BluDento BLT-2 Bluetooth DAC, first impressions

Just received my BluDento BLT-2.
This does AptX (352kbps max?), but NOT AptX-HD. So, it’s for mp3s only (even though my .wav files sound great anyway).


"Phone -> Bluetooth -> BLT-2 -> RCA out -> Denon AVR-1312 -> Sennheiser HD280 Pros".

Definitely no hiss, no weird artifacts or whatever. First impressions? It’s as loud as the source itself. The silence is cleaner from the BLT-2 (i.e.: Silence IS silence in electronic music, for example), and this tiny little blue thing sometimes pushes more details into my ears than my headphones plugged straight into my “old” Denon.

Little paper says “(…) enjoy the crispness of your music”. My guess is this thing is upsampling to 384khz before outputting to the RCAs. Makes it sound thinner, or “cleaner” ? You decide.

CONS: No on-off switch. Why? The damn blue light won’t stop flashing if you don’t use it (still flashing after 10 minutes here), so get a USB power cable with an on/off switch (yup, this exists).

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Yup, confirmed. Spent the last hour A/B-ing with my HD58X. Negligible difference.

I don’t think I hear more details coming from the BLT-2, though. Still. BLT-2 sounds a bit more airy (10+khz).

Impressive, considering nobody will ever use this as a headphone amp anyway. And it’s 100$, and I’m comparing it to a 500$ Denon receiver from 2011.


Back from the dead to resurrect this thread from the dead because now I got a SMSL Sanskrit 10th and this BLT-2 and I can A/B with Liquid Spark + T50RPs… Way better than a possibly “stupid” comparison with an AVR with a possibly bad, really bad, headphone out… And yes, a correction was definitely needed, for the best. Here we go.

(TL,DR: This thing is impressive. AptX + Burr-brown smoothness.)

Optical out:
Well, this is a “stress test” obviously, because optical out just… sends compressed data to the DAC, and nothing else. With .wav files, there’s the odd “what is this… maybe… crackling-like noise” in the background, lack of sub-bass, and some kind of treble “veil”… and a total lack of air. What can I say except “yup, that’s compression”.

With .mp3 files, that’s totally different. Remember: Aptx does 352kbps max. Technically, it shouldn’t make any difference – it should be able to send “bitperfect” 320kbps mp3s. And… yup. I heard “interferences” and said “this suddenly sounds badly recorded”… until I realized all that was actually in the .mp3 files I tried. It might sound a tiny bit thinner via the BLT-2. Lack of depth. With planars. Plugged in a Liquid Spark. But, who uses a (desktop) bluetooth receiver like that, lol.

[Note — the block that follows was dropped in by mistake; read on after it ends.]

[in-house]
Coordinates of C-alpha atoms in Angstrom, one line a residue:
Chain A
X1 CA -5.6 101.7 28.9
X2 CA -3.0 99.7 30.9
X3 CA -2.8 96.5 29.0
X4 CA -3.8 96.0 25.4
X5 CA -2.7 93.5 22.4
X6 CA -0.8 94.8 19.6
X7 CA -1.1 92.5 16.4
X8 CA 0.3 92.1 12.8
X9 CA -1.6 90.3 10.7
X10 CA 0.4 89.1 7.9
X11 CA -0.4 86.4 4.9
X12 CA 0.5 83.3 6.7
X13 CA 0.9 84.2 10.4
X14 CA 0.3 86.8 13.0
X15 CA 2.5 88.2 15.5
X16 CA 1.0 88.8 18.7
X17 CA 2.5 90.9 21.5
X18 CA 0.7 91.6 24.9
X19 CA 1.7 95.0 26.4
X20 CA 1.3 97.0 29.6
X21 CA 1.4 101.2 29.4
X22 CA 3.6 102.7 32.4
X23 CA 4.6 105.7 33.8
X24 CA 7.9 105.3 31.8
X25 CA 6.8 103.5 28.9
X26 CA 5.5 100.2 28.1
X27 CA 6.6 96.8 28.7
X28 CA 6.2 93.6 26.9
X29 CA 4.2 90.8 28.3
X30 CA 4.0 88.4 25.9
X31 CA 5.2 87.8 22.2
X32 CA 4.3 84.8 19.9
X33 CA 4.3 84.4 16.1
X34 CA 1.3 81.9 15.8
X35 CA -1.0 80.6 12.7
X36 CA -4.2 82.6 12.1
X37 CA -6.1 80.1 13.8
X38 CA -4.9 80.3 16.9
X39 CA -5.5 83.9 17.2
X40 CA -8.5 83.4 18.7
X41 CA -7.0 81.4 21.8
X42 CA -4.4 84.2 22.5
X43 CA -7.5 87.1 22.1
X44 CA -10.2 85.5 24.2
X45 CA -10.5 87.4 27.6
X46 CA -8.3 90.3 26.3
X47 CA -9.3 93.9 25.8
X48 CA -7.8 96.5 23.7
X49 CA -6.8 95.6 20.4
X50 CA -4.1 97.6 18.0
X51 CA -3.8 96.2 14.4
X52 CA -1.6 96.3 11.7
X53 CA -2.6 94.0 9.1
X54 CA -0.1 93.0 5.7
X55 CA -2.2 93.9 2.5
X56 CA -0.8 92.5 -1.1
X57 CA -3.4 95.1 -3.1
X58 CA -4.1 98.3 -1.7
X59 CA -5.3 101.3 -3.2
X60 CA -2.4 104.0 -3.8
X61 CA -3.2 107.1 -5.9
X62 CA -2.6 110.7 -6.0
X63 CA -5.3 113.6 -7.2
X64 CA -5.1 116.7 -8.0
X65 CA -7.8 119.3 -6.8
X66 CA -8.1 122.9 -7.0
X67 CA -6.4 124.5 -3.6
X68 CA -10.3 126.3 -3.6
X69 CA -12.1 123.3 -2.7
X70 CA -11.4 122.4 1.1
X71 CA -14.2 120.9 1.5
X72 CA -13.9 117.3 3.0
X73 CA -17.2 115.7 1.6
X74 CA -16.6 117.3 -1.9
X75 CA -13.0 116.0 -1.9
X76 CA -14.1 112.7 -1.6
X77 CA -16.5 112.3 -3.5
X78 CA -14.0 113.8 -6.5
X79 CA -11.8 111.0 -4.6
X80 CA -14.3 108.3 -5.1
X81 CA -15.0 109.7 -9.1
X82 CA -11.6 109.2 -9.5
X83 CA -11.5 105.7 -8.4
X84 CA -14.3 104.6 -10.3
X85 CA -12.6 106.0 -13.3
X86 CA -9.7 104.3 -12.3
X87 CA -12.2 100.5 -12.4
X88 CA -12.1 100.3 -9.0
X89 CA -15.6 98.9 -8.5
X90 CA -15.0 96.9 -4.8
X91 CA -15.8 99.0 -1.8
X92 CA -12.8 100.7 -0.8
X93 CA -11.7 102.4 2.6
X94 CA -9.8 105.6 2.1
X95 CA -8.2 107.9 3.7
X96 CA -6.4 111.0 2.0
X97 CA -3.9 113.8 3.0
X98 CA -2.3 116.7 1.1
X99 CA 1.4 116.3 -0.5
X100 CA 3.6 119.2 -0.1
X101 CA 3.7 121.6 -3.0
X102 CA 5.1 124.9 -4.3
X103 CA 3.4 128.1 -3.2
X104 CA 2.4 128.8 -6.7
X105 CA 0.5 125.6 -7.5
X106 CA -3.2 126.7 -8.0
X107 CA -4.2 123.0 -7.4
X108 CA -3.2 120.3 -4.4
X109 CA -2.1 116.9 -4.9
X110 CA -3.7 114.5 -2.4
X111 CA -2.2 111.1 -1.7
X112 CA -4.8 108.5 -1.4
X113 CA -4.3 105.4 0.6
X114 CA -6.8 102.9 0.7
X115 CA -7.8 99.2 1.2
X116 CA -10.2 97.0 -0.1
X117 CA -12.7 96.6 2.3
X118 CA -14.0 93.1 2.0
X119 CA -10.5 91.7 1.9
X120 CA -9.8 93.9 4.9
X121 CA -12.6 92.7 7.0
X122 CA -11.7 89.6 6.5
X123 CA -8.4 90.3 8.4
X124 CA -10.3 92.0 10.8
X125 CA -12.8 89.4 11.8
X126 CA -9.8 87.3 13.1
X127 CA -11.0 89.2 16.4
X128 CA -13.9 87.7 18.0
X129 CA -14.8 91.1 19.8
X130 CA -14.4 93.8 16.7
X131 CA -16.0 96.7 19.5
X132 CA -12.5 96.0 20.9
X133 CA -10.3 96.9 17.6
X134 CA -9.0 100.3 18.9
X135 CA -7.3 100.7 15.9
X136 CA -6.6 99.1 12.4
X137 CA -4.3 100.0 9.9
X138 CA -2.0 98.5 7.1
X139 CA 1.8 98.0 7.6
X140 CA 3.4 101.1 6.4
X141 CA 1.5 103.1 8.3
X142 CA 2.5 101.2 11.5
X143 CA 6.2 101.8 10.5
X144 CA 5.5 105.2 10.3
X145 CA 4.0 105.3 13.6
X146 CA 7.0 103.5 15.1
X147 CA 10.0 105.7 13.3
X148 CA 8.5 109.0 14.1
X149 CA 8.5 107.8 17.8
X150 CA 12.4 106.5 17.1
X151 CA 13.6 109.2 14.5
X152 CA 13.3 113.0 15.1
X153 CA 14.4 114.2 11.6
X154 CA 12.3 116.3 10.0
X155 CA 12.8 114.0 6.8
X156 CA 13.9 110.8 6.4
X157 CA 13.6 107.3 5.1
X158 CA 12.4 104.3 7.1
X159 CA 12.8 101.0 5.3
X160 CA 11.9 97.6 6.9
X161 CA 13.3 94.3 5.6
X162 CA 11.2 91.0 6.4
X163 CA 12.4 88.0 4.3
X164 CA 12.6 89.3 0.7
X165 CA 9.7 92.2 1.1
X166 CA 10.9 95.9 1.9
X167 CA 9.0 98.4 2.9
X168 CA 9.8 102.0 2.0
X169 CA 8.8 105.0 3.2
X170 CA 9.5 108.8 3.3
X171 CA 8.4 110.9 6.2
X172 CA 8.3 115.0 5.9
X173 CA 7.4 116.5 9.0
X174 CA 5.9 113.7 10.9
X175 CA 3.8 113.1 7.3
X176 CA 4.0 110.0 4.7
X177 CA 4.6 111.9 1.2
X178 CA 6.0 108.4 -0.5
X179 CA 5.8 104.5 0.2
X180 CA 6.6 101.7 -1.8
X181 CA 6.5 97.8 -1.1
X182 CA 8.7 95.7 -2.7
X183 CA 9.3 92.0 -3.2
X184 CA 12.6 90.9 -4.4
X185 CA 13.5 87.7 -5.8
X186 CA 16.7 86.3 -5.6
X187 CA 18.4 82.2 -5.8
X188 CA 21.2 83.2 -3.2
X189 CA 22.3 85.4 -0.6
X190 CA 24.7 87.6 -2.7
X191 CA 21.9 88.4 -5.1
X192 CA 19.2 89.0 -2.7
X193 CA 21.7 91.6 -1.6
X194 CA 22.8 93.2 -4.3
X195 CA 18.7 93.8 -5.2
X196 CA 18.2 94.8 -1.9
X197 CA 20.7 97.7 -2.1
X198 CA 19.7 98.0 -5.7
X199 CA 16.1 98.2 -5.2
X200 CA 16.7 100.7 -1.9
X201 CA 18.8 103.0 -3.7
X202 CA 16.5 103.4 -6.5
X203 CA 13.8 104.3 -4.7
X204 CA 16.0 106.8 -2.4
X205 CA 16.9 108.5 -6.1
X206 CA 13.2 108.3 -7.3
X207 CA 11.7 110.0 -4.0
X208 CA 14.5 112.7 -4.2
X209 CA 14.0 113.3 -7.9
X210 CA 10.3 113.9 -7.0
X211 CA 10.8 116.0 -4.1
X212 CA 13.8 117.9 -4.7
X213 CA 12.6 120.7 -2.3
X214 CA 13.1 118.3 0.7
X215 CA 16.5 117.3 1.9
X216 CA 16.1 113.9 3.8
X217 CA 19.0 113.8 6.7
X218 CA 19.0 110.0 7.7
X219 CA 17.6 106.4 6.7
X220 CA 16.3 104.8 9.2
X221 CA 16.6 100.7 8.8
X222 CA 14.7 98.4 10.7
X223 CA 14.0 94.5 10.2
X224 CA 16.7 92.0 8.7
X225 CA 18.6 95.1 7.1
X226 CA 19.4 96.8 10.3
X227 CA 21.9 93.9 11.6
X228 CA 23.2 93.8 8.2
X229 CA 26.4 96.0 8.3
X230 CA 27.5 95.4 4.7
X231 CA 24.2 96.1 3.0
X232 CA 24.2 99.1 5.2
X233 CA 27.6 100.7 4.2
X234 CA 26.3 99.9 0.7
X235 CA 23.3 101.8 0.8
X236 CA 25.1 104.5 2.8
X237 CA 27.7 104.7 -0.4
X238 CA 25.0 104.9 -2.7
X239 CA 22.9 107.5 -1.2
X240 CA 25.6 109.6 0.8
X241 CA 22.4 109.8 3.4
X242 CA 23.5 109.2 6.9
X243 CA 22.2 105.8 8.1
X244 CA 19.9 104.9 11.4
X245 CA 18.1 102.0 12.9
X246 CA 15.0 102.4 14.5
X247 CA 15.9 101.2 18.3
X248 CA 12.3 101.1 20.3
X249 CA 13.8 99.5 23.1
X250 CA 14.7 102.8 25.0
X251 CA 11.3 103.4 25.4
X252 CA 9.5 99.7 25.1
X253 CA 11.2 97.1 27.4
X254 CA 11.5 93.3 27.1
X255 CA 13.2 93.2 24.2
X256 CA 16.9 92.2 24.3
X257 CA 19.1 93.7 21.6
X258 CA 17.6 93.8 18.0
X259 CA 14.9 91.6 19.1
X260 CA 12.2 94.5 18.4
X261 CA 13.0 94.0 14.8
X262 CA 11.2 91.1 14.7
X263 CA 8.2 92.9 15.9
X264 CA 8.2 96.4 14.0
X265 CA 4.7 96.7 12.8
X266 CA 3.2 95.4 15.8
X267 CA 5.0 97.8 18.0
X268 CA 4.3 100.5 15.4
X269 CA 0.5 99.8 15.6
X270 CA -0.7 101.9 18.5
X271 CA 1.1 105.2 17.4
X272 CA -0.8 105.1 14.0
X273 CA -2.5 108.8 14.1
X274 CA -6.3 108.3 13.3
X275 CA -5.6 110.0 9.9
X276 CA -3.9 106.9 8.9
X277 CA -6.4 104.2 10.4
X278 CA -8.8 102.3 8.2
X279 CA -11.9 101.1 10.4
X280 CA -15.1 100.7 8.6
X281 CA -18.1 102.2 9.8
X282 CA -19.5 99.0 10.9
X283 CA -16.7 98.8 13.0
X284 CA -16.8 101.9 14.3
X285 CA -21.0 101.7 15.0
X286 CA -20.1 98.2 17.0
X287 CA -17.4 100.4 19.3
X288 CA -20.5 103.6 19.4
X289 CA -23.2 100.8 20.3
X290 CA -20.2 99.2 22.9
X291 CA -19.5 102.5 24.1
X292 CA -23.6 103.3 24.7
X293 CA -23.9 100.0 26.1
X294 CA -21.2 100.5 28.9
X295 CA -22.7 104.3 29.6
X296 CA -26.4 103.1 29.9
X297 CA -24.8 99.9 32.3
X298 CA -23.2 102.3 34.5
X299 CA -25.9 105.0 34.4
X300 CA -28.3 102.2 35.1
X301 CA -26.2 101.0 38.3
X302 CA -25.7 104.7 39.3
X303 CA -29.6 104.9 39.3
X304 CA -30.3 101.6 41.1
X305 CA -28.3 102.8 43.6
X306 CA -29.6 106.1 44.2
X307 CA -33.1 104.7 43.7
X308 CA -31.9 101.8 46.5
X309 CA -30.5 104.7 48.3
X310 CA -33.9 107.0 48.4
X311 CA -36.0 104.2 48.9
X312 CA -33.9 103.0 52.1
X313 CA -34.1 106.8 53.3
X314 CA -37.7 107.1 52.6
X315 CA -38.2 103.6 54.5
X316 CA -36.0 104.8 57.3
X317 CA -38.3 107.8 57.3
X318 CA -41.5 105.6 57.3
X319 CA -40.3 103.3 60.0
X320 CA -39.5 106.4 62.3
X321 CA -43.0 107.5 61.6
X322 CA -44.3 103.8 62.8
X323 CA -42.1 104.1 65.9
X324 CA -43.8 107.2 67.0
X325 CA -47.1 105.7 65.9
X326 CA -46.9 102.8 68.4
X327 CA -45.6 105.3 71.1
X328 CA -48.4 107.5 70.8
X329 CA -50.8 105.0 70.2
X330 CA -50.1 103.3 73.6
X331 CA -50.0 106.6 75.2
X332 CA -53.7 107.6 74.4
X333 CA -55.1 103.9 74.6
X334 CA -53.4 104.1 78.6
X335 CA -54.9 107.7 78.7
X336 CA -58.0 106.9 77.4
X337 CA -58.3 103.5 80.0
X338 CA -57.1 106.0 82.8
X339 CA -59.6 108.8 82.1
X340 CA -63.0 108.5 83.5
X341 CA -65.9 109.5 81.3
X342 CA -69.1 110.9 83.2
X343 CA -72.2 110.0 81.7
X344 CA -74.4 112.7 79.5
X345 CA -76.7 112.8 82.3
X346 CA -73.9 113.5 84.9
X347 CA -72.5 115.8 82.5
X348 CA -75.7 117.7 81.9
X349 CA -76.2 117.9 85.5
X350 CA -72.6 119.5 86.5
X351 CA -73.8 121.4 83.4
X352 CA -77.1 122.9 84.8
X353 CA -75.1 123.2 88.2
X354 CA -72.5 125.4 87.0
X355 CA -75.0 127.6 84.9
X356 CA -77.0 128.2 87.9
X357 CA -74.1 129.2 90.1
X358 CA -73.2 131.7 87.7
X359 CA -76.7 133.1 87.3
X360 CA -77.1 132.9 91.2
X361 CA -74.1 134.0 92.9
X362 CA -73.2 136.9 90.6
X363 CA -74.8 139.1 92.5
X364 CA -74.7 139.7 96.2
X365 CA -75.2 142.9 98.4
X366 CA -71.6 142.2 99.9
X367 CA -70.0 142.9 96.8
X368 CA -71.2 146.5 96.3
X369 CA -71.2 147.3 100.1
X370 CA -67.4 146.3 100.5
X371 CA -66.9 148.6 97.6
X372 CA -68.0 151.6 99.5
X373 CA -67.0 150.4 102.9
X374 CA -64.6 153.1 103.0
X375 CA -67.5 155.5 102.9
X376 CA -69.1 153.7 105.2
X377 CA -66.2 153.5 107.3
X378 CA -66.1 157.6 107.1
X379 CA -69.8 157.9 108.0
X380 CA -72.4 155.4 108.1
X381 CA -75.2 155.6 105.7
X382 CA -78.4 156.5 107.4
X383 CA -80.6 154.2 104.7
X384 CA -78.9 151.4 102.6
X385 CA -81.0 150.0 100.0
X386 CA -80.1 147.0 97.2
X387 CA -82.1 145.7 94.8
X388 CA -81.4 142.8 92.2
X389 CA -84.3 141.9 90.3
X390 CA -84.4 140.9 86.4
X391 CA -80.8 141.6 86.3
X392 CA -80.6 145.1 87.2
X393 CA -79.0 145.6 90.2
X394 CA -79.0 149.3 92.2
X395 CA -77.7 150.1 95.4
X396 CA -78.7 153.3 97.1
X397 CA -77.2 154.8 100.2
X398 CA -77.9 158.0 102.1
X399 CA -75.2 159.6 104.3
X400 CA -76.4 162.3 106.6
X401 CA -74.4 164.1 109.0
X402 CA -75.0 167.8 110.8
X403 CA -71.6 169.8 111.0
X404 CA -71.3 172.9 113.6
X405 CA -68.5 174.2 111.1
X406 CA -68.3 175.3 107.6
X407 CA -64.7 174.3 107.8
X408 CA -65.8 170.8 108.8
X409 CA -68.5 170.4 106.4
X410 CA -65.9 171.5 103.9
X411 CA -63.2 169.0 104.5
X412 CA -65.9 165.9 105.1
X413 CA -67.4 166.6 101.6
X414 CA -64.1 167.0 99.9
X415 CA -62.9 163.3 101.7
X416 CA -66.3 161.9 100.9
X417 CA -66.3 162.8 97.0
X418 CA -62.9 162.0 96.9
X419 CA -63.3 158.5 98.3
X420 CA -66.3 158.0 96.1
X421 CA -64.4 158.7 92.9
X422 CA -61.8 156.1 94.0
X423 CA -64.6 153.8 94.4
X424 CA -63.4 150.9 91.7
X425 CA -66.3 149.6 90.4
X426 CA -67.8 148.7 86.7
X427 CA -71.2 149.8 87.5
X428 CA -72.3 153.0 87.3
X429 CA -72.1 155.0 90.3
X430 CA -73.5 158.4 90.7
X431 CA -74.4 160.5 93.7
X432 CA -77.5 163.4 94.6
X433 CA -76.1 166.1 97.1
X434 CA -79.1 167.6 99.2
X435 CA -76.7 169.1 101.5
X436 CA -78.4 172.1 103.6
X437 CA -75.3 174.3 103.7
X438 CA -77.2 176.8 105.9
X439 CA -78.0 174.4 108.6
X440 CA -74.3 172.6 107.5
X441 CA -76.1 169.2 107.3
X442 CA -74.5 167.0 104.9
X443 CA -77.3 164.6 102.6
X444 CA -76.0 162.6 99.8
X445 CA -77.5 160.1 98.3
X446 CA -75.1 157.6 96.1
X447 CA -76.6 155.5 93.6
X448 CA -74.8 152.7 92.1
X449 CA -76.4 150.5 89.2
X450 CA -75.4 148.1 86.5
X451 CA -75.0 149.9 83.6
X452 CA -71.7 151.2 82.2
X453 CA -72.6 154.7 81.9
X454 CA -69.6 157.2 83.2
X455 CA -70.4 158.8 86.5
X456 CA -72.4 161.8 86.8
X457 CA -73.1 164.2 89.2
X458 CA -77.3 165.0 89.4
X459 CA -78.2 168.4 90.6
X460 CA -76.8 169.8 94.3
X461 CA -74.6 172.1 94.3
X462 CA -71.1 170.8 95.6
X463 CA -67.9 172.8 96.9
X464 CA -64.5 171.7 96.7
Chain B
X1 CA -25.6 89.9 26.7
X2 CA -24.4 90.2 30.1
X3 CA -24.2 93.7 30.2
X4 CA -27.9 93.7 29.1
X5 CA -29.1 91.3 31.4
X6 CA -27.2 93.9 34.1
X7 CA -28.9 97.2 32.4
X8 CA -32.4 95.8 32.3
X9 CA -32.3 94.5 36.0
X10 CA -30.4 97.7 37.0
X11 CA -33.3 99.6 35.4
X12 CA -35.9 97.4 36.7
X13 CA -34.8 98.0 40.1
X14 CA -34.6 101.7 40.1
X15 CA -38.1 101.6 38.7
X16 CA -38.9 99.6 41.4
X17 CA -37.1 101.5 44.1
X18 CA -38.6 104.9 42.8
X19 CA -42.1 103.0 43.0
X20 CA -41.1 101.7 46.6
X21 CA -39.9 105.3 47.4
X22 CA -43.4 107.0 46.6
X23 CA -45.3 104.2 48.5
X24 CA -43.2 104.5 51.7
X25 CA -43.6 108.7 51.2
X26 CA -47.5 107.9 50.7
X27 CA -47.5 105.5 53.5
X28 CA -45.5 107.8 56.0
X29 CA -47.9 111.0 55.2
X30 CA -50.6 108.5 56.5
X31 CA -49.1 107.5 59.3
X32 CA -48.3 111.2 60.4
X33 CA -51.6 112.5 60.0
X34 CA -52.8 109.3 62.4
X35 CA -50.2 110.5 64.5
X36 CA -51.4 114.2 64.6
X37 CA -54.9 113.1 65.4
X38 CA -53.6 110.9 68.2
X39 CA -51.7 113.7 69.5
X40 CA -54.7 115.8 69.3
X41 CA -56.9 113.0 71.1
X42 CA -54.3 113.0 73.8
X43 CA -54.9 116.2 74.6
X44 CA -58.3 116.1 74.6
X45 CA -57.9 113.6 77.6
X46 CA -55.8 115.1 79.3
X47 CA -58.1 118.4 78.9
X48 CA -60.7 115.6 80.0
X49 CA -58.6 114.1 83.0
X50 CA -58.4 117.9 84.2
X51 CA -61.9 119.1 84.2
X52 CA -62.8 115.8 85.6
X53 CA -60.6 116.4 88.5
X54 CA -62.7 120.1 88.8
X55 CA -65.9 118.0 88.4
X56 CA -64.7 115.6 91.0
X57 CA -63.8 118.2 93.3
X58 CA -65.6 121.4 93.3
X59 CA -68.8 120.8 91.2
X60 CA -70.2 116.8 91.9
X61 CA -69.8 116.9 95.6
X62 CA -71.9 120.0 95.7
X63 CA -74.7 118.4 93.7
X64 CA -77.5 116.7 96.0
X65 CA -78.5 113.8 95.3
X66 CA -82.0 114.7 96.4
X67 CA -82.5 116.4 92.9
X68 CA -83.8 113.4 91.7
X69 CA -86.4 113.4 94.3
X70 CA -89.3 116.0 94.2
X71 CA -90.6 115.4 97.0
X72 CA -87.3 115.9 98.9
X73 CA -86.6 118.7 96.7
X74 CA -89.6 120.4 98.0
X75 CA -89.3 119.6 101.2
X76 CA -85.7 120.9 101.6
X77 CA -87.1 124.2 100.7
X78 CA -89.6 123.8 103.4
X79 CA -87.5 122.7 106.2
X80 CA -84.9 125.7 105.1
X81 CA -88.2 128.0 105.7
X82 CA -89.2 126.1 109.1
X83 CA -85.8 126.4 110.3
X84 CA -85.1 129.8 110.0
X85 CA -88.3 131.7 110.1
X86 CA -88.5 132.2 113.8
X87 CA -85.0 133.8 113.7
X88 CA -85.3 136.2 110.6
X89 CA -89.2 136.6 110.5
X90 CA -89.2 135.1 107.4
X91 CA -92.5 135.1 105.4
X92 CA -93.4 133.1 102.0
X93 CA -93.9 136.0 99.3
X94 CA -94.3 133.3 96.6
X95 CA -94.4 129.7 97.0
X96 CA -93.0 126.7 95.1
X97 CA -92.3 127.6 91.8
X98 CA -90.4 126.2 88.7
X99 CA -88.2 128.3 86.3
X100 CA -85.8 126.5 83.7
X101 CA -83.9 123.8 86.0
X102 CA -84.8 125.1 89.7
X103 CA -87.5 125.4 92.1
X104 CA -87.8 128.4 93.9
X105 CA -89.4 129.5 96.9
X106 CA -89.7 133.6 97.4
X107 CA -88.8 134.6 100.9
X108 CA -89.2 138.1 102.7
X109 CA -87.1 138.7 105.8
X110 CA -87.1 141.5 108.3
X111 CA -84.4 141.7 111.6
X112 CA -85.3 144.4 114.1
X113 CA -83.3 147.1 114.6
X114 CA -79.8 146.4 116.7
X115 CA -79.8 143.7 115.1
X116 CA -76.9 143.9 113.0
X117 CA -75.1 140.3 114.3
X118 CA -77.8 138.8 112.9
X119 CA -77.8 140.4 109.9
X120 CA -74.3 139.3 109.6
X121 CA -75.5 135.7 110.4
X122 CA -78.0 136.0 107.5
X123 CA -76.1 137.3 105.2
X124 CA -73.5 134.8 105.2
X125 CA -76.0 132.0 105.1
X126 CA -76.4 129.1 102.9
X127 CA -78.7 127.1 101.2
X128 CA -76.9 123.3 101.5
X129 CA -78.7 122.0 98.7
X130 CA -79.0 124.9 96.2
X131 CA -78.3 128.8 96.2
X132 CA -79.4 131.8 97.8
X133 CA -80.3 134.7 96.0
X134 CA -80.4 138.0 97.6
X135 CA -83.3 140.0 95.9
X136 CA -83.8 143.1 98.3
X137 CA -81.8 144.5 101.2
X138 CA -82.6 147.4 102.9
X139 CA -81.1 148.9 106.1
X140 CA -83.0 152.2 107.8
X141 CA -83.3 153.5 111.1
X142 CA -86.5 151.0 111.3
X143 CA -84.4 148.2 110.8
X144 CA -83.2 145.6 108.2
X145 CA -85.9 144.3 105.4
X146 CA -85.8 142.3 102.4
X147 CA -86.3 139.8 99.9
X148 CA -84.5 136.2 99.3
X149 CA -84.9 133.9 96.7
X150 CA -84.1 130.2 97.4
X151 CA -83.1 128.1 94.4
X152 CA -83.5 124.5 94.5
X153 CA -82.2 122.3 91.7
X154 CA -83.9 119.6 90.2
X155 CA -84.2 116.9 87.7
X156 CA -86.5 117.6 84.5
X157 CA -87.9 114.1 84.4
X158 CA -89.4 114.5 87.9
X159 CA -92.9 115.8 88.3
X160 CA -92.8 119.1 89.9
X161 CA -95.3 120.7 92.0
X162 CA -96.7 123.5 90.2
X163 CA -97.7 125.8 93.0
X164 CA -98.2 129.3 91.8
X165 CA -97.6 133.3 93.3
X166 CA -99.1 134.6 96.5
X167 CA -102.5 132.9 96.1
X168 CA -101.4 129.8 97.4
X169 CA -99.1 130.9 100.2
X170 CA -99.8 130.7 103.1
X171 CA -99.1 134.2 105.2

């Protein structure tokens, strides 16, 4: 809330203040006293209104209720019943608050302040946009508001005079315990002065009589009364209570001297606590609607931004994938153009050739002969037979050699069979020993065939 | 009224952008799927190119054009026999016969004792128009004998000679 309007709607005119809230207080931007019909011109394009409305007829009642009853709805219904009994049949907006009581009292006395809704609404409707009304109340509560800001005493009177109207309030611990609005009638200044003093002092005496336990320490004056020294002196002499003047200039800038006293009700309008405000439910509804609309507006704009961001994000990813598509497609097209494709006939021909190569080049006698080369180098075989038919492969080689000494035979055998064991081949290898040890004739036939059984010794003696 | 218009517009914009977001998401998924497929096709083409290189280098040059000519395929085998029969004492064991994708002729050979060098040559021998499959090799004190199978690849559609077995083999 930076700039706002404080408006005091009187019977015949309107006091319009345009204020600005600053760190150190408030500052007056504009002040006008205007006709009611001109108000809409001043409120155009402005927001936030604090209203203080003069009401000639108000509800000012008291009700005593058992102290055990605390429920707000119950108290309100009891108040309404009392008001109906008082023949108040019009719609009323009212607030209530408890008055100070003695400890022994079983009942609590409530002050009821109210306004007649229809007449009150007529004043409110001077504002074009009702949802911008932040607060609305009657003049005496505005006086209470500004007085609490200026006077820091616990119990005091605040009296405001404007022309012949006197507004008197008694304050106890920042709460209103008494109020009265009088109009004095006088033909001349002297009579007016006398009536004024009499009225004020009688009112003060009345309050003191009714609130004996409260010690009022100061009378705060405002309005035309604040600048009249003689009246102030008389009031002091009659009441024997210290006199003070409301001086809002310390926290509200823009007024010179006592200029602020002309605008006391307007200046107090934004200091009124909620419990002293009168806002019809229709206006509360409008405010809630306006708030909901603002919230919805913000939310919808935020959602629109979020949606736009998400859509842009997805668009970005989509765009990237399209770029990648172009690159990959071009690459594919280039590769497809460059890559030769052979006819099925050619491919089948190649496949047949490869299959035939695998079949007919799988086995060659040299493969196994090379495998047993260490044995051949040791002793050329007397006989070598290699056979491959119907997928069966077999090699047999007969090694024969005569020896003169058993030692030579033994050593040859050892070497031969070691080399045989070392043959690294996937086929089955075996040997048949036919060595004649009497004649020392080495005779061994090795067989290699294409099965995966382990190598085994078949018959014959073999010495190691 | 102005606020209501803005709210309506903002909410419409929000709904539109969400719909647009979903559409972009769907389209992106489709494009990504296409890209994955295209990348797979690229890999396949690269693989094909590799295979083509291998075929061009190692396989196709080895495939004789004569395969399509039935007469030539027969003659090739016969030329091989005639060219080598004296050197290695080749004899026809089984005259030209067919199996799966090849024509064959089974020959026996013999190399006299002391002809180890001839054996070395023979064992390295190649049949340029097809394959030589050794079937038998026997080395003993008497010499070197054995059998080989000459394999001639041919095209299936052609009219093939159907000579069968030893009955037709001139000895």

Now the real test: The BLT-2 DAC test. (You shoudn’t pay that much for a receiver if there’s no DAC in it).

RCA out: (I’m using a “Gohifiaudio S3” switch.)
And… dang. Yeah, use this. This DAC might have more “soul” in it than my 100$ Sanskrit 10th. …i.e.: In non-audiophile terms, they clearly added a DAC with a bit more mids to compensate for the lack of mids in some bluetooth modes. You will notice a lack of “air” in .wav files, and that’s about it. I’m pretty sure I also hear more subtle details from this DAC than the Sanskrit 10th. Detail that possible should not be there? Possibly.

Oh, man. I just did that for fun tonight, but I did not expect to be “wowed” by this DAC. This suddenly became my best DAC to listen to mp3’s with my T50RPs. Yup. If your system lack “soul” (i.e.: Mids, depth), and you mainly listen to mp3s, try this BLT-2.

Oh, yeah, I forgot, it’s not a DAC, it’s “only” a bluetooth receiver with an integrated DAC. :flushed: Yeah, you guessed it, I definitely recommend it. This is impressive stuff. Specs say it’s a “32Bits Burr-Brown PCM5102A” chipset. If you want that “Burr-Brown smoothness”, you will definitely get it with this one. :ok_hand: